As I’m sure you gathered from my earlier post, I have learned lots of things since I started spinning a year ago:

1) When the wheel falls off of the spinning wheel during a “test drive” you might want to walk away.
a) unless you have a handy fix-it sort of husband that will enjoy putting it back together
b) and unless you can ignore the wheel going thu-thunk a lot

2) Sheep are dirty. Sheep that clear fields for a living are dirtier.

3) Washing, picking, and hand carding is a lot of work; pick a good fleece, and don’t trust the farmer to know what a good fleece is. (Especially if they don’t spin and don’t breed for fiber. Good intentions will not make a better fleece.)

4) Spinning evenly is harder than it seems that it should be. Practice helps.

5) Setting the twist can undo a lot of problems with plying (thank goodness!)

6) A properly tensioned wheel is very important. You get better yarn and a more pleasant experience when not trying to channel the leg strength of a world-class soccer player in order to make the wheel go. Unless, of course, you happen to be a world-class soccer player. Then you might not notice that your wheel is fighting you. You still get better yarn when your tension is right.

7) When the wheel fights, you should probably listen.

The list looks surprisingly short when enumerated.* But then, it’s constantly growing. Today’s item of choice?

8) Do not underestimate the power of yarn bloom.

Yep. That’s right. You get a (relatively) even thread, you ply it up, it looks like a worsted-kinda weight. You cheer inwardly (and maybe a little outwardly, too) that it’s finally getting thinner (i.e. not the knit-on-size-17s that the first yarn became).

And then you wash to set the twist.

We all know what happens when you wash wool. It goes from crumpled and sad-looking to light, airy, and – should we say – fluffy?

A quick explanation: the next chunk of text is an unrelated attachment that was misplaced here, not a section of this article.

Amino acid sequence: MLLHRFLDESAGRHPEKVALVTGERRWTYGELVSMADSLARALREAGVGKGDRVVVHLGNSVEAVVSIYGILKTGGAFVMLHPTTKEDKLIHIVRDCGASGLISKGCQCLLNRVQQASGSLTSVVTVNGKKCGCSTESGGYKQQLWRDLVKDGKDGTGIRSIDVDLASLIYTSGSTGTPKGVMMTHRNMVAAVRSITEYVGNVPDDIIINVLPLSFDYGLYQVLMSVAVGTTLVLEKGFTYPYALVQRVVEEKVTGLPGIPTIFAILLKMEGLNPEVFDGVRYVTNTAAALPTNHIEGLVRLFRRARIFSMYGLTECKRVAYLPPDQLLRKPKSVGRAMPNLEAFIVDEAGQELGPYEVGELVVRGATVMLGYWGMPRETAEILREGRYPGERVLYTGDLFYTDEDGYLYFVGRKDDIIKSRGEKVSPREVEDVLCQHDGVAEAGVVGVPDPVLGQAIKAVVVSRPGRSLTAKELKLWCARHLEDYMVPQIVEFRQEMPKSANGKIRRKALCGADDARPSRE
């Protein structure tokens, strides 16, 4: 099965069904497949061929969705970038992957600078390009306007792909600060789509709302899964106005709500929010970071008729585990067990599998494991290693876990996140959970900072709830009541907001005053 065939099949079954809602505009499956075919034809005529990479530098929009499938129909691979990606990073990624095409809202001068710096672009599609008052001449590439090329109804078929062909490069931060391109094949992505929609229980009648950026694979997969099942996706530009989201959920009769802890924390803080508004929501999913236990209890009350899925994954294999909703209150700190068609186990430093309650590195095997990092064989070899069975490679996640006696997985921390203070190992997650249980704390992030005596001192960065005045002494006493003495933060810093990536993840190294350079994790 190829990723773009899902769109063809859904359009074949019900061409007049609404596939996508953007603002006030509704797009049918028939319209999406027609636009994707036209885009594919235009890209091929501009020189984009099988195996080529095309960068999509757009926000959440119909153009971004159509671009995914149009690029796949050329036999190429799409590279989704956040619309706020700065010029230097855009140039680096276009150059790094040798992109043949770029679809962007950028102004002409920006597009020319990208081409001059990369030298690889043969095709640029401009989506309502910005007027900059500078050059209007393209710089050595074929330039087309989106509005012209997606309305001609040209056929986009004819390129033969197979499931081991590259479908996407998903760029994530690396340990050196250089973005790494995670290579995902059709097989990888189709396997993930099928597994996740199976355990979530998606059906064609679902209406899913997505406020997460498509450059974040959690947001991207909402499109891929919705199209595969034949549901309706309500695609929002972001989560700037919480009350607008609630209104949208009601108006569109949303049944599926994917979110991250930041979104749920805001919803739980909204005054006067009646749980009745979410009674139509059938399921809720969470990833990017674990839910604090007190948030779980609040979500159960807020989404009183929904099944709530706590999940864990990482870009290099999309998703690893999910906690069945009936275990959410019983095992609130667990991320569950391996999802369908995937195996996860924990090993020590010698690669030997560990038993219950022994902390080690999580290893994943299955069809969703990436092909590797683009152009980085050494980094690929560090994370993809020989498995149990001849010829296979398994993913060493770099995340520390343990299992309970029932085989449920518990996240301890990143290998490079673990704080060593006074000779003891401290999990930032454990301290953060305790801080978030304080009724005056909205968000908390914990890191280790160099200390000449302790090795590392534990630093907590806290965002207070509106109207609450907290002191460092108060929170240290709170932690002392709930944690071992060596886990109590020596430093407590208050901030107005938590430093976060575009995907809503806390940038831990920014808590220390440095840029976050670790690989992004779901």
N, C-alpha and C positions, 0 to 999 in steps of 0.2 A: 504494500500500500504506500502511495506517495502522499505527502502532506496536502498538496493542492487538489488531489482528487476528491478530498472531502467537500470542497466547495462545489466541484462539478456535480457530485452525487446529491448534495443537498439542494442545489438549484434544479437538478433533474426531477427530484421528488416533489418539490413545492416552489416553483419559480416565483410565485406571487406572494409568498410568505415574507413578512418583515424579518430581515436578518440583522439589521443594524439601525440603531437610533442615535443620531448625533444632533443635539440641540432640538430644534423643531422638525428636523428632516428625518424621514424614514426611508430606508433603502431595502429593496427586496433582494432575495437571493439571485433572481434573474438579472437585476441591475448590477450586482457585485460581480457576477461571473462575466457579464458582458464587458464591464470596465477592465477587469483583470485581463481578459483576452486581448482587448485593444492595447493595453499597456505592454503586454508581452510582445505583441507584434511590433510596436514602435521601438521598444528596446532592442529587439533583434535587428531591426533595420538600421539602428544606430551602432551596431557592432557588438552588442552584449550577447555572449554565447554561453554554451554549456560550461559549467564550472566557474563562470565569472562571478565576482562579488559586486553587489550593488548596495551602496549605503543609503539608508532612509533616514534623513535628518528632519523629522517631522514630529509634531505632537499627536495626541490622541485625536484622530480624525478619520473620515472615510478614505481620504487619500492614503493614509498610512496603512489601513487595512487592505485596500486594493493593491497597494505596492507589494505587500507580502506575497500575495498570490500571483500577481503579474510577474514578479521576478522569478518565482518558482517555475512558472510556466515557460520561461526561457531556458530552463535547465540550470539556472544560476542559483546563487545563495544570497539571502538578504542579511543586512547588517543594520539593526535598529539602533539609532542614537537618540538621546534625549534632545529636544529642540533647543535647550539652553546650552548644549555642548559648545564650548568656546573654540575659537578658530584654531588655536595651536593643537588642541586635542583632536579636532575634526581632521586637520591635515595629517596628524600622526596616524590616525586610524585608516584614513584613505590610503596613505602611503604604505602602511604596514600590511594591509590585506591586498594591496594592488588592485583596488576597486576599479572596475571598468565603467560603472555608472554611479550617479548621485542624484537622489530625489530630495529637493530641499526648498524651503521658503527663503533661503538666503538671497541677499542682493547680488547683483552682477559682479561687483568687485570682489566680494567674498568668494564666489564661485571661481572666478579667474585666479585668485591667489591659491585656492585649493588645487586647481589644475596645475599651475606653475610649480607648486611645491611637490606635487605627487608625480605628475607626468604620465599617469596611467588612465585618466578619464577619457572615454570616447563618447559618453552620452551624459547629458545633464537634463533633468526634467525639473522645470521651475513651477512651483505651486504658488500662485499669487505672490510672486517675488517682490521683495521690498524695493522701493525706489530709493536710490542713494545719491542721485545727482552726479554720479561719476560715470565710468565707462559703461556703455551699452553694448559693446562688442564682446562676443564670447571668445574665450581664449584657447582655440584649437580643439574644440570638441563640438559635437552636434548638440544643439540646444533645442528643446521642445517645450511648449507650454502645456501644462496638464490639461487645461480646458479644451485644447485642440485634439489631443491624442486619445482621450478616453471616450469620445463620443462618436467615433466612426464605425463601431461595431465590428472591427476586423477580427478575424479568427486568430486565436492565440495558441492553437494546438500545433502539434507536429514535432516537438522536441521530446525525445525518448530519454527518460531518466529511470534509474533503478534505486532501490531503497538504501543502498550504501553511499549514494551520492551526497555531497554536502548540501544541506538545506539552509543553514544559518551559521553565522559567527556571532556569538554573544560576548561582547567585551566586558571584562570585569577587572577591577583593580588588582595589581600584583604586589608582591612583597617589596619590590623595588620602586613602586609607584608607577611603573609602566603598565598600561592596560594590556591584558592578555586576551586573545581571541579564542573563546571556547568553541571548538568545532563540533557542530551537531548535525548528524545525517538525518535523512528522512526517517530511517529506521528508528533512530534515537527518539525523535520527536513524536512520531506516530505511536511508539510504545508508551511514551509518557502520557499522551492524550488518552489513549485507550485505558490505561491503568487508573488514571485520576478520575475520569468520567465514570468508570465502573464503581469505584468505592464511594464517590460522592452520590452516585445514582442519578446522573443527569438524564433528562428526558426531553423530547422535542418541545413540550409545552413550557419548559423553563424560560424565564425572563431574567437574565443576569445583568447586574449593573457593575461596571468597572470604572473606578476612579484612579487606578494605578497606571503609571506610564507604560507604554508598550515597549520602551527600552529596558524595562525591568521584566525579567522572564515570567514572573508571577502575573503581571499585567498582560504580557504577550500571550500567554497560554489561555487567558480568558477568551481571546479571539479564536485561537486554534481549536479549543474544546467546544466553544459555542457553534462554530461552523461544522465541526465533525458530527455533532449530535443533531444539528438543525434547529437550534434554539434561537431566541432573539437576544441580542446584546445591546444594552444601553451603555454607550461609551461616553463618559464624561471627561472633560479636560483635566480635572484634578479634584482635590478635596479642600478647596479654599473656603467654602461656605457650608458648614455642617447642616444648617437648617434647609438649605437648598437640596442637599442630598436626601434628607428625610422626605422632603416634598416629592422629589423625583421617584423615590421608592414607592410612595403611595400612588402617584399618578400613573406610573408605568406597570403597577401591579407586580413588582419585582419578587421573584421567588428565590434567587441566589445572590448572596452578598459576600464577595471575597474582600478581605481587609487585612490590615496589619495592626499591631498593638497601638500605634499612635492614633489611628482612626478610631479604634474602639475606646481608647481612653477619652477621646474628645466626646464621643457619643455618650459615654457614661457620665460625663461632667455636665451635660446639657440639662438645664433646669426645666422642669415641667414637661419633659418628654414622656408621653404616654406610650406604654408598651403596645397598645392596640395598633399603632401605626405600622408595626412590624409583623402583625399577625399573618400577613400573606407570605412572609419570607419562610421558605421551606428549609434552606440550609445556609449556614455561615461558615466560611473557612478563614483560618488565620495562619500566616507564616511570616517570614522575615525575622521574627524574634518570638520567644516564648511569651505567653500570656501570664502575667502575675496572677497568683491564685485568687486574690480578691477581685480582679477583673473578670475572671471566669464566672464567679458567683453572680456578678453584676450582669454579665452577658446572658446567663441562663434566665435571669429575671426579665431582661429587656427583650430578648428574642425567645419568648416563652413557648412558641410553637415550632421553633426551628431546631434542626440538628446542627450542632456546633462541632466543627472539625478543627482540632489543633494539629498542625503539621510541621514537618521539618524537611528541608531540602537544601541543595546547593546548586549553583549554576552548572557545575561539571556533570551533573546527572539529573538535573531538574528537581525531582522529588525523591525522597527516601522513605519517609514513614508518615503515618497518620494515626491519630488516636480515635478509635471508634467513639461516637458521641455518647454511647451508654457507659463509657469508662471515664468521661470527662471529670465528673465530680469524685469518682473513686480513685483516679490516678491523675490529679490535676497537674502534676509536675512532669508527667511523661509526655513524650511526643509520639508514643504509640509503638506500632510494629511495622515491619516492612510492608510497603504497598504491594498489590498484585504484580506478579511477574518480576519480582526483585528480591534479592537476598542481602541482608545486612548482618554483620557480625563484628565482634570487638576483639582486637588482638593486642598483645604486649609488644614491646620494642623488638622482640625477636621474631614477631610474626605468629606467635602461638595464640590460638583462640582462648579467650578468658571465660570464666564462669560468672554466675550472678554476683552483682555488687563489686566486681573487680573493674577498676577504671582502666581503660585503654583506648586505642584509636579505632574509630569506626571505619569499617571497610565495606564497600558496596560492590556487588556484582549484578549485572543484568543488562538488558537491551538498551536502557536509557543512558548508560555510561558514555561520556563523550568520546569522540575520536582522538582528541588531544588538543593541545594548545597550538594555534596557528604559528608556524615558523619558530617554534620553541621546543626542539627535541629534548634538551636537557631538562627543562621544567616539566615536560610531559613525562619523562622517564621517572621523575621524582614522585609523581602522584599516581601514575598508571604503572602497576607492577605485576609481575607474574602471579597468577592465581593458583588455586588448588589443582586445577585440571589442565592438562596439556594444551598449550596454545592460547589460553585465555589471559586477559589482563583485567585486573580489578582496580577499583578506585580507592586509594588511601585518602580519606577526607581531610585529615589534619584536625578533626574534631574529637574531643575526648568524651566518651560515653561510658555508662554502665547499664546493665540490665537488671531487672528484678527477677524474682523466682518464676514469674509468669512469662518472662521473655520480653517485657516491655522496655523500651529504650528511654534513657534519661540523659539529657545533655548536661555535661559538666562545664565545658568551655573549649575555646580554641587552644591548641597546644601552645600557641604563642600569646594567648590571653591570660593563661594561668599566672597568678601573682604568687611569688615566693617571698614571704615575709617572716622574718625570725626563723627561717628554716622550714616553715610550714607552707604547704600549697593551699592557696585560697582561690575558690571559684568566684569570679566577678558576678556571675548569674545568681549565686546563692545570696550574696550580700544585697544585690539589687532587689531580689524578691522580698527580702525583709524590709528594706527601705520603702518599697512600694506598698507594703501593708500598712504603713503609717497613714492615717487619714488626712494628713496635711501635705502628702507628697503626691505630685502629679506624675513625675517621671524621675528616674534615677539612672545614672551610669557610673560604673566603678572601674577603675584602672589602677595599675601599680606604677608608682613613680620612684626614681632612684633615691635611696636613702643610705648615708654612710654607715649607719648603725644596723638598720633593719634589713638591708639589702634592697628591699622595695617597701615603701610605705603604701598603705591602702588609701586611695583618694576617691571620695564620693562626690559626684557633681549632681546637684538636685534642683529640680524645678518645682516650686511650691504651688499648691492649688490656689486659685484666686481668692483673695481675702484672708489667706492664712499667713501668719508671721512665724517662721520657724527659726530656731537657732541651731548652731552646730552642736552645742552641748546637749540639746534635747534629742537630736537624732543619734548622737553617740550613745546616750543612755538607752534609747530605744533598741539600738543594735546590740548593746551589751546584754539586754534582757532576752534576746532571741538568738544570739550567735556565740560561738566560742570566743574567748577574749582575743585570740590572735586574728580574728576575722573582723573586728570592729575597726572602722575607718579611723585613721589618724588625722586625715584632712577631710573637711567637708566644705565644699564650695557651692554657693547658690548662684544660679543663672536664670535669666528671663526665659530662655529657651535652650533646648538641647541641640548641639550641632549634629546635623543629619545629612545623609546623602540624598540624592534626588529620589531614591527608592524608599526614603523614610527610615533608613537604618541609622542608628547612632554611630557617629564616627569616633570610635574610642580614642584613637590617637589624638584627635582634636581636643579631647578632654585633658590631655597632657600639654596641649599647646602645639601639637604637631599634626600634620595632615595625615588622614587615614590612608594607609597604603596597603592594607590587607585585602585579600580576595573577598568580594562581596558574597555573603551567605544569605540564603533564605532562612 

This is yarn bloom. The reason that hand-washing a closet full of sweaters is a rewarding task. Because they look so much better afterward.

Well. Lightly spun, somewhat uneven yarn has lots of little spots that are a little less twisted than others. These are ideal locations for yarn bloom.

Even the not-so-lightly spun areas are good locations for yarn bloom, because this is wool, and that’s what wool does.

All of this to say that a worsted-looking yarn turned into what I would classify as super bulky. Size 10s were a little small to work with this yarn. I knit with them anyway, and the product can now (literally) stand up on its own.

This is ok with me, because the product is meant to be thick, warm, and weather-proof.

Branden is very amused that they can stand on their own. He kept standing them up around the house like little sentries. I asked if he was mocking me. He put them on. He’s smart like that.

The simple knit-purl woven texture gets a little lost in the *ahem* texture of the yarn, but I hear the mitts are very warm. And they are made from handspun.

I thought he might deserve a special knitting project, especially considering all of the work that is going into the KnitChart software (it’s still coming, I promise…it’s been through a couple of big redesigns, and we’re now at the final bug-hunting stage).

This is the yarn I made just before taking my class, so I’m excited to see what the after-class yarn will look like. I know it spun up into much thinner singles, so I’m hoping it might manage to keep yarn bloom at bay.

*I am sorry for the horrible formatting of this list. I lined everything up nicely in Blogger’s compose window, but it doesn’t seem to want to actually put things where I told it to. It’s late, and I don’t feel like fighting it in html tonight. Hopefully it’s readable as-is.